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Res Microbiol. 2005 Aug;156(7):775-84. Epub 2005 Apr 7.

Structure and function of alpine and arctic soil microbial communities.

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  • 1Department of Ecology and Evolutionary Biology, University of Colorado, Boulder, CO 80309, USA.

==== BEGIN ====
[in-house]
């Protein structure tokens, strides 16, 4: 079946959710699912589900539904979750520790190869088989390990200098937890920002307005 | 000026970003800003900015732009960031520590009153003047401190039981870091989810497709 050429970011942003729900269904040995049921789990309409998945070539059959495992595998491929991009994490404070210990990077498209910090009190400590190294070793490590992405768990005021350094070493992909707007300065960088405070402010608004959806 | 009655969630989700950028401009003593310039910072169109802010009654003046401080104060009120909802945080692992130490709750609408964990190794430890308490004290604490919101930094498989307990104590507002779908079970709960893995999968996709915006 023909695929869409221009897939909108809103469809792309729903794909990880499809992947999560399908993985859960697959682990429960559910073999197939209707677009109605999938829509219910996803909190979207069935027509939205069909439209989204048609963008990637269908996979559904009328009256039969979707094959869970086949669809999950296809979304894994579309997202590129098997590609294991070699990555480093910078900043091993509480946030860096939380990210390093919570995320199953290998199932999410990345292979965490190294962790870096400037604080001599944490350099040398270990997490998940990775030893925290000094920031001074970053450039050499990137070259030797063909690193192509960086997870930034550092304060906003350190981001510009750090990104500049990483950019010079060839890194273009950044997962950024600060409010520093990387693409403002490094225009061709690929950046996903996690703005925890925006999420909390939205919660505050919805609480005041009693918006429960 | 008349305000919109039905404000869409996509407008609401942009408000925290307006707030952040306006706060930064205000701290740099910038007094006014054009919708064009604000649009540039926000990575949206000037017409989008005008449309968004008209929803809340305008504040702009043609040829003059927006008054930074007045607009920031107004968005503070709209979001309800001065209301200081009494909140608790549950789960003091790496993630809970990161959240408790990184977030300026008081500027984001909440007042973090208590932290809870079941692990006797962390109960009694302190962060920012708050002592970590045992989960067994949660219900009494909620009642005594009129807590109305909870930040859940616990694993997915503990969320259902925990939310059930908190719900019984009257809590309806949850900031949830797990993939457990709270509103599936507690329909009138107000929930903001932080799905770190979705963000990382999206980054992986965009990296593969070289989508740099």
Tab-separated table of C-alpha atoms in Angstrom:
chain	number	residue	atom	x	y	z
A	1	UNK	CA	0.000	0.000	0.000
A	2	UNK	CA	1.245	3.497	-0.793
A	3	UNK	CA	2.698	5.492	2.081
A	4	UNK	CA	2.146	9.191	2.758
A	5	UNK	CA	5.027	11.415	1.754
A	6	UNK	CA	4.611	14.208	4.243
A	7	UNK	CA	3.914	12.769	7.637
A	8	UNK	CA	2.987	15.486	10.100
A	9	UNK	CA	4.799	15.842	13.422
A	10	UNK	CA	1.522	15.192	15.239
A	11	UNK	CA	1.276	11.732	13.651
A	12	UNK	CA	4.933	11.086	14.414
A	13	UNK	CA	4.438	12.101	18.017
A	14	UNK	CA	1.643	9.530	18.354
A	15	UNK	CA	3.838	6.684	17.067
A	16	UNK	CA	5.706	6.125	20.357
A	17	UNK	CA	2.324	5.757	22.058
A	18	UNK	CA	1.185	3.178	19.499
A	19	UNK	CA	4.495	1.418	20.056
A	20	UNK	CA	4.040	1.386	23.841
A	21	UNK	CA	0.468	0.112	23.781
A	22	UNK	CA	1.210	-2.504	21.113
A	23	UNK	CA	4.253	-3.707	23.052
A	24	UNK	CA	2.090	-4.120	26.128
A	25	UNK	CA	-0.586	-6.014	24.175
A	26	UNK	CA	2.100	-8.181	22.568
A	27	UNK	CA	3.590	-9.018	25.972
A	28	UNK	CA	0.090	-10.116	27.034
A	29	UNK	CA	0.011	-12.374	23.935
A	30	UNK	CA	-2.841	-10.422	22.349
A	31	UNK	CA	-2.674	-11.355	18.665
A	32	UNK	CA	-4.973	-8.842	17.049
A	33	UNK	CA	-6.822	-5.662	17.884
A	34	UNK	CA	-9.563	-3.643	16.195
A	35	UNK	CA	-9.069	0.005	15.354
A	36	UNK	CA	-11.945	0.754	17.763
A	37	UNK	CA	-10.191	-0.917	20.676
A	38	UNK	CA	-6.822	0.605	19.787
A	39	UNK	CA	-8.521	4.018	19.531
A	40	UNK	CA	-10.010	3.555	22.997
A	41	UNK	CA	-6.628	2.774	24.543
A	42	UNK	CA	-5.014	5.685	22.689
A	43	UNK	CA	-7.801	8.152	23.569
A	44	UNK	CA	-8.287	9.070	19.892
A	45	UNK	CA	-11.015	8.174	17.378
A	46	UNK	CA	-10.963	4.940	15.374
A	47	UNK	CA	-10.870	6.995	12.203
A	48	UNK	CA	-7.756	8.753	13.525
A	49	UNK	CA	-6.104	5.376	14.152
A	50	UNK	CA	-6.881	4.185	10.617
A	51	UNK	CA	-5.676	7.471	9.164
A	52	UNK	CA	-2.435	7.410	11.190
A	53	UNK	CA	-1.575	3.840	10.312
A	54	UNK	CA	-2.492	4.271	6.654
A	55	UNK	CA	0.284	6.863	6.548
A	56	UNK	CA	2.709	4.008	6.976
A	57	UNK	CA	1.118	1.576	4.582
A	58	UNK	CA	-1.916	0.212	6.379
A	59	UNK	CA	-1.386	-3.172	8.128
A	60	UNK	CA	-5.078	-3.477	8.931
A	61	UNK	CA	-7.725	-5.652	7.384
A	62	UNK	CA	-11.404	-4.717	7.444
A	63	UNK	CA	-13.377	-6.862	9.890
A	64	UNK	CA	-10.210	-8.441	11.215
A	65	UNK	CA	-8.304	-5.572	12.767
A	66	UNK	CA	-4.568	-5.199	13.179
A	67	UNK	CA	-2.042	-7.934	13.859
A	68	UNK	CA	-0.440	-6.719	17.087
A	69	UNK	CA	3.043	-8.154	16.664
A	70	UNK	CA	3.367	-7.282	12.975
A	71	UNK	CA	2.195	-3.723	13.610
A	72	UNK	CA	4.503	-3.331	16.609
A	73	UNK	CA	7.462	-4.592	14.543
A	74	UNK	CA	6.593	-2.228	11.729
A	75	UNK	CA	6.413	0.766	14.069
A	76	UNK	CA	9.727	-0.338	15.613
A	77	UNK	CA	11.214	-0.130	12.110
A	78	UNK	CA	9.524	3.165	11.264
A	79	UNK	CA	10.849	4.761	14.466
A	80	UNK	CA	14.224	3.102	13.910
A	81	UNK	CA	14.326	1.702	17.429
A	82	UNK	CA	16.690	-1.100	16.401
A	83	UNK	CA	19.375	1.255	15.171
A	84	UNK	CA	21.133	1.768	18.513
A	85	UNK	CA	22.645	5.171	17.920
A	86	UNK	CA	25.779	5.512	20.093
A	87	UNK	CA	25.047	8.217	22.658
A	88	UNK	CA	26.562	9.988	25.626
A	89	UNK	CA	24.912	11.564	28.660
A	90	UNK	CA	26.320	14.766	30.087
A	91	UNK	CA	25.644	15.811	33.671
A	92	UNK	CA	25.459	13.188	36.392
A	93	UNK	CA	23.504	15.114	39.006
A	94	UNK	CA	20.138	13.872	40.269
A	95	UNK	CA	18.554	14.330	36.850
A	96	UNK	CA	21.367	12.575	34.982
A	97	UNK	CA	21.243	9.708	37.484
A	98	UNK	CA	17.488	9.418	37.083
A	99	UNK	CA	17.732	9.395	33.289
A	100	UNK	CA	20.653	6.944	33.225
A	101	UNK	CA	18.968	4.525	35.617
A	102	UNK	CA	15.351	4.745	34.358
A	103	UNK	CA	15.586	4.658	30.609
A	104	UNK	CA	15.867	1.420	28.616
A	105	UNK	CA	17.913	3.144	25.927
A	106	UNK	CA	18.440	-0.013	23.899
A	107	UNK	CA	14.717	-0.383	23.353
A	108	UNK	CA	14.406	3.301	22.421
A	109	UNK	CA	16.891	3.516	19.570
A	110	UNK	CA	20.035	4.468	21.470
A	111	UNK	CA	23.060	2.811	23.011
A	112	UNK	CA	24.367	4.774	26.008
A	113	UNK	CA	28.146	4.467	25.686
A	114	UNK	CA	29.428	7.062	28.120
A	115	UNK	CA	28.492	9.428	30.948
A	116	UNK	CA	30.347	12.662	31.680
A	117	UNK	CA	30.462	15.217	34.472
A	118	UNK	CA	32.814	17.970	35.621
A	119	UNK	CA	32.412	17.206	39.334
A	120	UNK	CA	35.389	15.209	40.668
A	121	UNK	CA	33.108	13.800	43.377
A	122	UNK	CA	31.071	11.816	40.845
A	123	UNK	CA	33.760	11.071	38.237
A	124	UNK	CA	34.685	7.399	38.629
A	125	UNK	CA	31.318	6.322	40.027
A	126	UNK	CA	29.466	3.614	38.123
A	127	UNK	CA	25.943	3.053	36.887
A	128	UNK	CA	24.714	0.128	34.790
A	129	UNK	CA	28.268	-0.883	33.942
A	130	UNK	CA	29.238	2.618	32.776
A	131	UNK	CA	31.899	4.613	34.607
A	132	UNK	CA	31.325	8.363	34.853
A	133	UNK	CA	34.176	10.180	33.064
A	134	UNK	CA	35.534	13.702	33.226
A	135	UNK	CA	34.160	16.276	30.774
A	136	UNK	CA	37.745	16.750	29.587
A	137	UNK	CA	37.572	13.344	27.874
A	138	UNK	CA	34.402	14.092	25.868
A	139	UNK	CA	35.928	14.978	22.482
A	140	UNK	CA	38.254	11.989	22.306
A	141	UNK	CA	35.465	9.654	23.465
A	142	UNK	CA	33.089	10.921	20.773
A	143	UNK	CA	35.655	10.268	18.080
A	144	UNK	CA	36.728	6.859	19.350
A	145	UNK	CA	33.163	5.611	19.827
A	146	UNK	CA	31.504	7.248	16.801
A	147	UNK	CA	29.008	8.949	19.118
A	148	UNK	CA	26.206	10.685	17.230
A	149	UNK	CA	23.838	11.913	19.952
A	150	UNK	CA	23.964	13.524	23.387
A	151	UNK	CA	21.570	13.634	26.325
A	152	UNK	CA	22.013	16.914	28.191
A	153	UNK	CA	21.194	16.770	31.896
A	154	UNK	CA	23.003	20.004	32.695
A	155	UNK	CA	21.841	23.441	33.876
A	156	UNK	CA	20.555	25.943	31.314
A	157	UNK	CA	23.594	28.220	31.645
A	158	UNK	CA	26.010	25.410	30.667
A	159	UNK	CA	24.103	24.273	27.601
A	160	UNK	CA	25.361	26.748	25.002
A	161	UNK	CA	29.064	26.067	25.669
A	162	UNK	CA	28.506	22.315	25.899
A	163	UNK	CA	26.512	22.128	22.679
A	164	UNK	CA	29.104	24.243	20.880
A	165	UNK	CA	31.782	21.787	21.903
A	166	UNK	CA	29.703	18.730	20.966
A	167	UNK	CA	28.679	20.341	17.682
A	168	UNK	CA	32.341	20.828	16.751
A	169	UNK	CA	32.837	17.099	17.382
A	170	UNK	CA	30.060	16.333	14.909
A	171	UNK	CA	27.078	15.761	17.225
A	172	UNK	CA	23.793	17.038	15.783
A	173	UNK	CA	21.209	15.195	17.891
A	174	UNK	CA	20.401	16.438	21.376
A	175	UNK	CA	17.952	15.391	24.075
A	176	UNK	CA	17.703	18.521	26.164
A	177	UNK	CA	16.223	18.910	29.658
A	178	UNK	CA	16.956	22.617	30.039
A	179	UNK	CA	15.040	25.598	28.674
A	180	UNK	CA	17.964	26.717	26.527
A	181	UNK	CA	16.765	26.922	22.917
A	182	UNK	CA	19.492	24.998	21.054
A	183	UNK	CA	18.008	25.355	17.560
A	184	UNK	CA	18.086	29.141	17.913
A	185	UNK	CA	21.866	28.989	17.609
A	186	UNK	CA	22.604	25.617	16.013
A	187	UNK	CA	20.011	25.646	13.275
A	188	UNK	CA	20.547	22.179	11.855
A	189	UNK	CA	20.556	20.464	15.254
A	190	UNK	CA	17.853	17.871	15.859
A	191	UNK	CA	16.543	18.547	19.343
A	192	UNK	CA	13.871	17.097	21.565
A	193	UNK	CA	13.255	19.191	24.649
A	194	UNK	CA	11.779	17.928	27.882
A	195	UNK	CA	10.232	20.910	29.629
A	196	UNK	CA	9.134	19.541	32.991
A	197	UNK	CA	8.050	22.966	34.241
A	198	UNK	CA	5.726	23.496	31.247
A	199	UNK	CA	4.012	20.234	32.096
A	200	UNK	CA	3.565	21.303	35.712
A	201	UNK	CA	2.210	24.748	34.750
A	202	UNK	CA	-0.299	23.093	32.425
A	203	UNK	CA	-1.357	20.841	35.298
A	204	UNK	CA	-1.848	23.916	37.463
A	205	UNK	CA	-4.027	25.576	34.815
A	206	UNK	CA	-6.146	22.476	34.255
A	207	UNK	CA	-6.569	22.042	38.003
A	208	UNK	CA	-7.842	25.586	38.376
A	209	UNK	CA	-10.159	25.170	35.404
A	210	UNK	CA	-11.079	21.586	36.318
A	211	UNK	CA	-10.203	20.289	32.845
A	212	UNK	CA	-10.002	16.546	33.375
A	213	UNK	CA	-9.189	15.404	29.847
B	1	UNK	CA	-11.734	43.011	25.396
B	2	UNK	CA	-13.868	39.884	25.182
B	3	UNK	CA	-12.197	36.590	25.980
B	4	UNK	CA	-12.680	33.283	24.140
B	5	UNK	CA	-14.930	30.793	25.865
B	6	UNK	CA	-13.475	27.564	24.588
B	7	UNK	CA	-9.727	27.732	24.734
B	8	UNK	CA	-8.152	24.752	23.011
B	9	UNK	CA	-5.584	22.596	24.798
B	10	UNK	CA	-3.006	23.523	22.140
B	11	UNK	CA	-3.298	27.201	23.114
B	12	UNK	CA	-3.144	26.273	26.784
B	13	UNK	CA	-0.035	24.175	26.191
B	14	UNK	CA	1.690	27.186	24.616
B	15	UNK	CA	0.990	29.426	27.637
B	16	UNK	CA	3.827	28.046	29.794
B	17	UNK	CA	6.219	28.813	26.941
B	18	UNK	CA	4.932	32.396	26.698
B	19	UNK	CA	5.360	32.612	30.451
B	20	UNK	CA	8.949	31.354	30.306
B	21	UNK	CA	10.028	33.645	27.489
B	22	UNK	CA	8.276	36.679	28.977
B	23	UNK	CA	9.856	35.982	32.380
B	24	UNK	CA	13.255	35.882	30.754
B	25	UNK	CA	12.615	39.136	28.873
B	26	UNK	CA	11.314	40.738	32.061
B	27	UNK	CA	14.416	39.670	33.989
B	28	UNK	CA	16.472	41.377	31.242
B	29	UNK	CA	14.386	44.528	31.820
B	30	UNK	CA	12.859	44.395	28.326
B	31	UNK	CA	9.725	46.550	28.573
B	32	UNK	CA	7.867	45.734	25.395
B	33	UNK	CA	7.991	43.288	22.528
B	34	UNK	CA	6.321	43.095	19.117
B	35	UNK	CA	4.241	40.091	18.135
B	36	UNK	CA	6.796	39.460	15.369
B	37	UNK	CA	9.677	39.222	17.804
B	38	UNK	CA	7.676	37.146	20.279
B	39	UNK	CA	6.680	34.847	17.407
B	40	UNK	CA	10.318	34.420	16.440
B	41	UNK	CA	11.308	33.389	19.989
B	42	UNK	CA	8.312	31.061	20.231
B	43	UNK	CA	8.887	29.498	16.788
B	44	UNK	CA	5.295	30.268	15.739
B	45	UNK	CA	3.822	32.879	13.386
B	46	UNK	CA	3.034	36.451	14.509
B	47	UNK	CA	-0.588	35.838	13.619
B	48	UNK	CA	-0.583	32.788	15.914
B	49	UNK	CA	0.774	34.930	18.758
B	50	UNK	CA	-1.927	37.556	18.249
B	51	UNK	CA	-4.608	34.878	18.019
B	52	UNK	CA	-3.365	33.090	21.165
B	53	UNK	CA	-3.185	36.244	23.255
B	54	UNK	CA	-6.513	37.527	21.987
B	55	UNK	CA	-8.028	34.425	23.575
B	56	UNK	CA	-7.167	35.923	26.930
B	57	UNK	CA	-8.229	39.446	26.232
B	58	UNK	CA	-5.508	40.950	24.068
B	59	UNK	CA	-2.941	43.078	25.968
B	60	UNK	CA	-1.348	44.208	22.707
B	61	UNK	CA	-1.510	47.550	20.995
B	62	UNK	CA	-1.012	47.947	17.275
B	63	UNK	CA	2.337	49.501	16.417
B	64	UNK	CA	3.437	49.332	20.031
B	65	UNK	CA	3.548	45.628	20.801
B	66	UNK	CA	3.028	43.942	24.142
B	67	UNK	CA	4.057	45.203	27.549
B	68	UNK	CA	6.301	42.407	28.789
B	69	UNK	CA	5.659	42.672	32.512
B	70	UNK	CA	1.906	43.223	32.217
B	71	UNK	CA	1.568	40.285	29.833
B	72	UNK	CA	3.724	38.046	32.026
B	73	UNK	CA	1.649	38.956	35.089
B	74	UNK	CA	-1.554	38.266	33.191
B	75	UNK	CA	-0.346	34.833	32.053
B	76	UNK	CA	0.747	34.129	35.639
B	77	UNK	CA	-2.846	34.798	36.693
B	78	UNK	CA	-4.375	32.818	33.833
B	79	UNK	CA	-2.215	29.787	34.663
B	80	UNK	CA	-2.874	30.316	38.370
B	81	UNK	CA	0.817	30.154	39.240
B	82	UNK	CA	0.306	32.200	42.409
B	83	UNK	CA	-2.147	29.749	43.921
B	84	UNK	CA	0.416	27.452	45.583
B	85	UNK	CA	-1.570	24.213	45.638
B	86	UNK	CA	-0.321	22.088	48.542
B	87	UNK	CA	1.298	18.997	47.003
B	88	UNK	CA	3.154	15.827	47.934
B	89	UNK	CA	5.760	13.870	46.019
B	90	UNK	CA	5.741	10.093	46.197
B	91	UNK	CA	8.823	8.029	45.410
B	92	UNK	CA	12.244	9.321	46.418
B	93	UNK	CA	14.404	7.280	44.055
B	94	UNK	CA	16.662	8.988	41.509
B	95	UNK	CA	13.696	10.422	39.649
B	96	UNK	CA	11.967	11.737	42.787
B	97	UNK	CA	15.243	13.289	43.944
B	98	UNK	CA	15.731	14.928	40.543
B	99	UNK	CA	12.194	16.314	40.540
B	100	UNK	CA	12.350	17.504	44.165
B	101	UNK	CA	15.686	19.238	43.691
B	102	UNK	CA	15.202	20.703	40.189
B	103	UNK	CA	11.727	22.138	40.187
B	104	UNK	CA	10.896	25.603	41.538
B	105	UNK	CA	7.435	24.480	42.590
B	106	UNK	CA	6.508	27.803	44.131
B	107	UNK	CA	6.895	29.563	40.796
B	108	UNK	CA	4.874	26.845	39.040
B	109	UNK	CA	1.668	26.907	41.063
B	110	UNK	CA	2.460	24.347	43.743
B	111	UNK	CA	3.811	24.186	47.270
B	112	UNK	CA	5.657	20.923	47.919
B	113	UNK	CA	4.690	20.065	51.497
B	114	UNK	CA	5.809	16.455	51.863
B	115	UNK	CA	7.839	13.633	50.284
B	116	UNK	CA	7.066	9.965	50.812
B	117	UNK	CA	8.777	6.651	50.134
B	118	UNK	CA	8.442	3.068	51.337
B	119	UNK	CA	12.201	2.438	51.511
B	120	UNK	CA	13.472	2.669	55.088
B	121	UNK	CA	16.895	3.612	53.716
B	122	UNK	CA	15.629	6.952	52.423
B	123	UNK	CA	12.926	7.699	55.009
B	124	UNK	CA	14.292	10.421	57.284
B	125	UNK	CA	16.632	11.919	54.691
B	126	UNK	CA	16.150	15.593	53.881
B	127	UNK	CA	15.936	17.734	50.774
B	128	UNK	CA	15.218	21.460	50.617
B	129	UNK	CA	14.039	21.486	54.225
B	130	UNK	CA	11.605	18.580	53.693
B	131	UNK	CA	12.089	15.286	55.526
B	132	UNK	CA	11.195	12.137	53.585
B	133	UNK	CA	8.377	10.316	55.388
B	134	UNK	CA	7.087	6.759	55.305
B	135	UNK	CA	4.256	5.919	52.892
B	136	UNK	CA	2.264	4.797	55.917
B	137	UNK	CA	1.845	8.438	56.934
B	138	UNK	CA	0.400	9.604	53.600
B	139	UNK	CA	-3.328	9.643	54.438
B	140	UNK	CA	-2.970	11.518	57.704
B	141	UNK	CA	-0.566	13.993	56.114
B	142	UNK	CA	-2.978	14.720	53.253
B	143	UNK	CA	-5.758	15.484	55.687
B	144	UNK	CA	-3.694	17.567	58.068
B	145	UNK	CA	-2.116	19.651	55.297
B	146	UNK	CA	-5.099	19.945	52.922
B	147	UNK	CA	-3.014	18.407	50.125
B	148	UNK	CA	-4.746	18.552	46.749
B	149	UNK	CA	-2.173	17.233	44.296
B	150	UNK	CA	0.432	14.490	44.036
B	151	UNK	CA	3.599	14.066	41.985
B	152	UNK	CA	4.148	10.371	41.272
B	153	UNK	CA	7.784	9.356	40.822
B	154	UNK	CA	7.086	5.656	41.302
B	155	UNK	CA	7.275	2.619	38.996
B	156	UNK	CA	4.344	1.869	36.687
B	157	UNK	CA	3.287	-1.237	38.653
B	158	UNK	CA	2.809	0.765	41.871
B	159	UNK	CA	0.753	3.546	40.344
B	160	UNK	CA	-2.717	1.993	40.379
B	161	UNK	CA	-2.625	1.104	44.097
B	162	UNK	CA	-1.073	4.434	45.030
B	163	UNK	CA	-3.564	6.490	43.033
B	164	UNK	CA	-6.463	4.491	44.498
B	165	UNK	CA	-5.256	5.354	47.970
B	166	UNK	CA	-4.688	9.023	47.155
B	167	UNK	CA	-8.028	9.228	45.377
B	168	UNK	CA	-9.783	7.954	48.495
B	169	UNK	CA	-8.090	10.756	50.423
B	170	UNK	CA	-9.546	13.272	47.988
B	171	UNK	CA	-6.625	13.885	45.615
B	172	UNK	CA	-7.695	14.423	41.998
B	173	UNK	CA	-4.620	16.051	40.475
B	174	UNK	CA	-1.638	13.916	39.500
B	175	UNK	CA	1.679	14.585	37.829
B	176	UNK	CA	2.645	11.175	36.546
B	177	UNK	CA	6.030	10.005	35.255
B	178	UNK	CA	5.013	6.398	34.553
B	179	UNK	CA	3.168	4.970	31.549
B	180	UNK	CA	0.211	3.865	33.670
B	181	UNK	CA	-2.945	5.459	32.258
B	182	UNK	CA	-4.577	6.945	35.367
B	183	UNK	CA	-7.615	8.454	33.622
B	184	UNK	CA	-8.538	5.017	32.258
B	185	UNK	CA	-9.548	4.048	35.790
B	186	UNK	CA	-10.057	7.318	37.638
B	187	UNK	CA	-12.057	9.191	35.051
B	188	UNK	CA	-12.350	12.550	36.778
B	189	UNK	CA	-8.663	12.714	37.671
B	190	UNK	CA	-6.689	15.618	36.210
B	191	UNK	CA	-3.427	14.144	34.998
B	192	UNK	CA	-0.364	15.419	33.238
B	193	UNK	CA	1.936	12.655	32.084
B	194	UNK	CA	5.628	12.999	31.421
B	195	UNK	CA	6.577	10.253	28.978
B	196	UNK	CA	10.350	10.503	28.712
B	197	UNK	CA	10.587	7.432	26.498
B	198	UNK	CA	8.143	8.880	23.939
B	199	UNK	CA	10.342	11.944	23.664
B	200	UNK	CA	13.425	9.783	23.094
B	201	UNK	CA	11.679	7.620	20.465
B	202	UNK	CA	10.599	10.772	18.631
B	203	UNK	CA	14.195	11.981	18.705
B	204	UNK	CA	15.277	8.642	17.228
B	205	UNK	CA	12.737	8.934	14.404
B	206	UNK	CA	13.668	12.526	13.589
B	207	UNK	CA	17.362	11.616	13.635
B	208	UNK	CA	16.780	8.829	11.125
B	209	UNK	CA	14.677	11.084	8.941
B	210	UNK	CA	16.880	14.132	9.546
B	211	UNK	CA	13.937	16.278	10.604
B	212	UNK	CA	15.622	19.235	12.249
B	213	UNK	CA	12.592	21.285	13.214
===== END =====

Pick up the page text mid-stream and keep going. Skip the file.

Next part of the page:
Cultivation-independent molecular phylogenetic techniques are now widely employed to examine environmental microbial diversity; however, the relationship between microbial community structure and ecosystem function is unclear. This review synthesizes cultivation-independent views of microbiological diversity with our current understanding of nutrient dynamics in alpine and arctic soils. Recently, we have begun to explore connections between microbial community structure and function in soils from the alpine Niwot Ridge LTER site in Colorado, USA, whose ecology has been extensively investigated for over 50 years. We examined the diversity of bacterial, eucaryal, and archaeal small subunit rRNA genes in tundra and talus soils across seasons in the alpine. This work has provided support for spatial and seasonal shifts in specific microbial groups, which correlate well with previously documented transitions in microbial processes. In addition, these preliminary results suggest that the physiologies of certain groups of organisms may scale up to the ecosystem level, providing the basis for testable hypotheses about the function of specific microbes in this system. These studies have also expanded on the known diversity of life, as these soils harbor bacterial and eucaryotic lineages that are distantly related to other known organisms. In contrast to the alpine, microbial diversity in the arctic has been little explored; only three published studies have used molecular techniques to examine these soils. Because of the importance of these systems, particularly to the global C cycle, and their vulnerability to current and impending climate change, the microbial diversity of these soils needs to be further investigated.

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